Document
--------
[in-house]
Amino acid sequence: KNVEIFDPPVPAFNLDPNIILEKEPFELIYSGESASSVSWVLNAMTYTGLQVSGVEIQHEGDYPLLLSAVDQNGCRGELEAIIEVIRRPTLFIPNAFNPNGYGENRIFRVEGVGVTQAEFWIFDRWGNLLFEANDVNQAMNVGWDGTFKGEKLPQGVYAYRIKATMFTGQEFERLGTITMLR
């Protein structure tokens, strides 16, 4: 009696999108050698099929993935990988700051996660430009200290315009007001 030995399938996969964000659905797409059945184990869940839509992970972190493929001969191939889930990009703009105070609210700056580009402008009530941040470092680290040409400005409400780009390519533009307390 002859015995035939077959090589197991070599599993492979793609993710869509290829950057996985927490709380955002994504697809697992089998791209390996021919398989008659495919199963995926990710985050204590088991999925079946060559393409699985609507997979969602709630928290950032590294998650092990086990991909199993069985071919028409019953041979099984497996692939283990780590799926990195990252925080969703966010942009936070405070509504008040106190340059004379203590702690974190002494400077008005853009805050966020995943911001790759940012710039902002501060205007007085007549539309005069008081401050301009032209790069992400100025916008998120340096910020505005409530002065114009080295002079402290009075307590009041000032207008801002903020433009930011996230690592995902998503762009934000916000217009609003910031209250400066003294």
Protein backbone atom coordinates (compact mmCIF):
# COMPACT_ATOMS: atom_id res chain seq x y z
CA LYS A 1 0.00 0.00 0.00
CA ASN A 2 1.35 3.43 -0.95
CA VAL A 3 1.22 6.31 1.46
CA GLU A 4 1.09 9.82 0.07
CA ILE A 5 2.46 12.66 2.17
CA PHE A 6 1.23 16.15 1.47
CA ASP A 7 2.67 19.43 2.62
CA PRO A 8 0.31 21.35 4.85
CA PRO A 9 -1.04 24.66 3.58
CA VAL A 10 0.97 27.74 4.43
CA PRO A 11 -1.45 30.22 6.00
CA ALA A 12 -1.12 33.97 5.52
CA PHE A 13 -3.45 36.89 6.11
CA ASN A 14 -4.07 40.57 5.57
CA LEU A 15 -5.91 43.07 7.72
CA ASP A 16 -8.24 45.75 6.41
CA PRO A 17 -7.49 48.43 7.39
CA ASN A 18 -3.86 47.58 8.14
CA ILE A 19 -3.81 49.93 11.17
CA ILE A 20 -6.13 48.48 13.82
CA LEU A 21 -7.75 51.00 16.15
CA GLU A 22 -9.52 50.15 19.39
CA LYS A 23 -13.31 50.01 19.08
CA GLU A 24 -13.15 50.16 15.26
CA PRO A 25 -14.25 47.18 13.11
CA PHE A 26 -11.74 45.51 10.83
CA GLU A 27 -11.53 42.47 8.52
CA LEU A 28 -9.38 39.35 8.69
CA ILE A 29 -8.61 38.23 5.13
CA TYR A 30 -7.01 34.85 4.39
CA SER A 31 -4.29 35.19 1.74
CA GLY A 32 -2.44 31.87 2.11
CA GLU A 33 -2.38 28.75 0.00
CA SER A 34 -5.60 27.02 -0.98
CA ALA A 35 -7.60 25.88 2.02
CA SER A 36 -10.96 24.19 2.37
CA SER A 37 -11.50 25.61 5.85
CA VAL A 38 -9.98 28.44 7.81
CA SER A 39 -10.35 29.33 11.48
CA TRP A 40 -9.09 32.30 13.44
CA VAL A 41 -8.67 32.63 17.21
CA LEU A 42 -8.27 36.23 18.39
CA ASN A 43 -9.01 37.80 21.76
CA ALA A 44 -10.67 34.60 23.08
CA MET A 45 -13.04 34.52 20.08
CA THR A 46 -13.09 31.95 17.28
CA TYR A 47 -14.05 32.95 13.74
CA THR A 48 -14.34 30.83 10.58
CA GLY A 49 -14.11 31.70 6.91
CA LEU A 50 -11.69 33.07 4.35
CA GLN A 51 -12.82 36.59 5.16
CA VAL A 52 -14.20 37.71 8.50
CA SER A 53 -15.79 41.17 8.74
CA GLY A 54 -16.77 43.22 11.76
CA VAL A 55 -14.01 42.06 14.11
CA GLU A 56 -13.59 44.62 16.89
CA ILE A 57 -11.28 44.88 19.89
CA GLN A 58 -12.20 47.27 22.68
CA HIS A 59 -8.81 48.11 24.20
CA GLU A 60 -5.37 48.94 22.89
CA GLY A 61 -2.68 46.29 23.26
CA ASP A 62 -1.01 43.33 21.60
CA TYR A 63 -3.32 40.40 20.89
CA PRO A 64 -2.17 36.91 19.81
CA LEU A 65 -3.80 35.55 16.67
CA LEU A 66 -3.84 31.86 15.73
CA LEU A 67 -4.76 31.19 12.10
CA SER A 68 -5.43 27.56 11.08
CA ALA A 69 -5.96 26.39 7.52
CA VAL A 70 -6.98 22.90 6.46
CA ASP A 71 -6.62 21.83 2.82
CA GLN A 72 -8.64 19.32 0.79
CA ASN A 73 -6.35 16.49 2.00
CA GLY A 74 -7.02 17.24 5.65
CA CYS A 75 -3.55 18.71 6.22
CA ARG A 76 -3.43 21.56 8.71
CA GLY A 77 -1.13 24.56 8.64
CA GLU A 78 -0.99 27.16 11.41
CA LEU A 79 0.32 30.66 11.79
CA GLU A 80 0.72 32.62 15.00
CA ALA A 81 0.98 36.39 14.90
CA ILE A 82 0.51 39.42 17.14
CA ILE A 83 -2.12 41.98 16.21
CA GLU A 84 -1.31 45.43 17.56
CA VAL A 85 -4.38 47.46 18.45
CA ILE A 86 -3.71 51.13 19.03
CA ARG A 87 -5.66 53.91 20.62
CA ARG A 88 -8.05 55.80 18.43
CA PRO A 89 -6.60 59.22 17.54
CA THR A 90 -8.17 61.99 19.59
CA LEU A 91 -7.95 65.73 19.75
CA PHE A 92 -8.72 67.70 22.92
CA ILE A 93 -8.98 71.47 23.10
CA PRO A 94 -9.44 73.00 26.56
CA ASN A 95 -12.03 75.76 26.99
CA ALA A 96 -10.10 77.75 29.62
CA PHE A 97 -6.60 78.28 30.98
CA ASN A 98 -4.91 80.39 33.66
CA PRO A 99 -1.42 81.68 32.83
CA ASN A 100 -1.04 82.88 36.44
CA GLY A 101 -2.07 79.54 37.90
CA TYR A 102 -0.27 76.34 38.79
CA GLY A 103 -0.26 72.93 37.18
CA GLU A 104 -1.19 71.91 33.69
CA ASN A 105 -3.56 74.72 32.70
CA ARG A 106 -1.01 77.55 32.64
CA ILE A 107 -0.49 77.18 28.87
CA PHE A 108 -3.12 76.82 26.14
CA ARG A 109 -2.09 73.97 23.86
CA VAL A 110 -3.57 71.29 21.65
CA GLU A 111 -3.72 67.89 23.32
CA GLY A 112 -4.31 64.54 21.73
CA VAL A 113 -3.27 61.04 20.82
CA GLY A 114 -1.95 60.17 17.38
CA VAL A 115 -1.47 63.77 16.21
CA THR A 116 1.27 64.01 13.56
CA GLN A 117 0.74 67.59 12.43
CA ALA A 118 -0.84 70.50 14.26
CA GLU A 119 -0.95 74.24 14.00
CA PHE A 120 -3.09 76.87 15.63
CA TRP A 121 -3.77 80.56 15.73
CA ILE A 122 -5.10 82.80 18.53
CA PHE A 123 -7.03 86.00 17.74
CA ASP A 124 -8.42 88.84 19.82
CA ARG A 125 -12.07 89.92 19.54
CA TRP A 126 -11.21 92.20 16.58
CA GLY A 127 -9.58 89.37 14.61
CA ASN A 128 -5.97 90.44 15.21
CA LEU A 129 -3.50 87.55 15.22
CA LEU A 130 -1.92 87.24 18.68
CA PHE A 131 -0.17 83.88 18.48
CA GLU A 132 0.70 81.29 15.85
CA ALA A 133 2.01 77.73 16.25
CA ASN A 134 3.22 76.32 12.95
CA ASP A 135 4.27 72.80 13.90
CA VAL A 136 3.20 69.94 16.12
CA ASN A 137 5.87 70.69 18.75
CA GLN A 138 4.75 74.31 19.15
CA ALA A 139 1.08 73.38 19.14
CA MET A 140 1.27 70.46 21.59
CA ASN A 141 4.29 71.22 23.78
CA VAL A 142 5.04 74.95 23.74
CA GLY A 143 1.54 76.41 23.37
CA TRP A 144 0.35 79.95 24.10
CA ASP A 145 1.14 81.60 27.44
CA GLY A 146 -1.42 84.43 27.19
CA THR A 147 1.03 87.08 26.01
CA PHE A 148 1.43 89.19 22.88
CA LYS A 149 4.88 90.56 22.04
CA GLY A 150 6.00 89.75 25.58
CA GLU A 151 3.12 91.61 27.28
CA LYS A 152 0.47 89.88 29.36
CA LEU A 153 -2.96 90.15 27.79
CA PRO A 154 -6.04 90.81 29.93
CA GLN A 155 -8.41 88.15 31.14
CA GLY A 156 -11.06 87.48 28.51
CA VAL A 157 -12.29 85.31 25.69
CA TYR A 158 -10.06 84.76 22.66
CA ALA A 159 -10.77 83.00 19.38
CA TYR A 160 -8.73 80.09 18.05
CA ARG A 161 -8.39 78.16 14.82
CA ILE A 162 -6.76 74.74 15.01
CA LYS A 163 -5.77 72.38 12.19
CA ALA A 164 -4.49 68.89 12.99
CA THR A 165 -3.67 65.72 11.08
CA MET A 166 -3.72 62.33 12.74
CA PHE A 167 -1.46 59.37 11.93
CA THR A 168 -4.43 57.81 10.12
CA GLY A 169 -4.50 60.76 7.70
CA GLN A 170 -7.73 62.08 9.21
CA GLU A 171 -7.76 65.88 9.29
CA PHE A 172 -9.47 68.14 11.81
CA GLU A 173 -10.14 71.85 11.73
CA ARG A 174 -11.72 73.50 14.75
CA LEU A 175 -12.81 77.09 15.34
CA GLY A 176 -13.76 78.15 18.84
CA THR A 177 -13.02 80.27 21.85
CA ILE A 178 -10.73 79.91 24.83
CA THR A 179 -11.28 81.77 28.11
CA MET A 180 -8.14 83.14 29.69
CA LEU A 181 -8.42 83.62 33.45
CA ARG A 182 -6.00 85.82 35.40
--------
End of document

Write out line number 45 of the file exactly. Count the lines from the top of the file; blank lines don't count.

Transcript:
CA TRP A 40 -9.09 32.30 13.44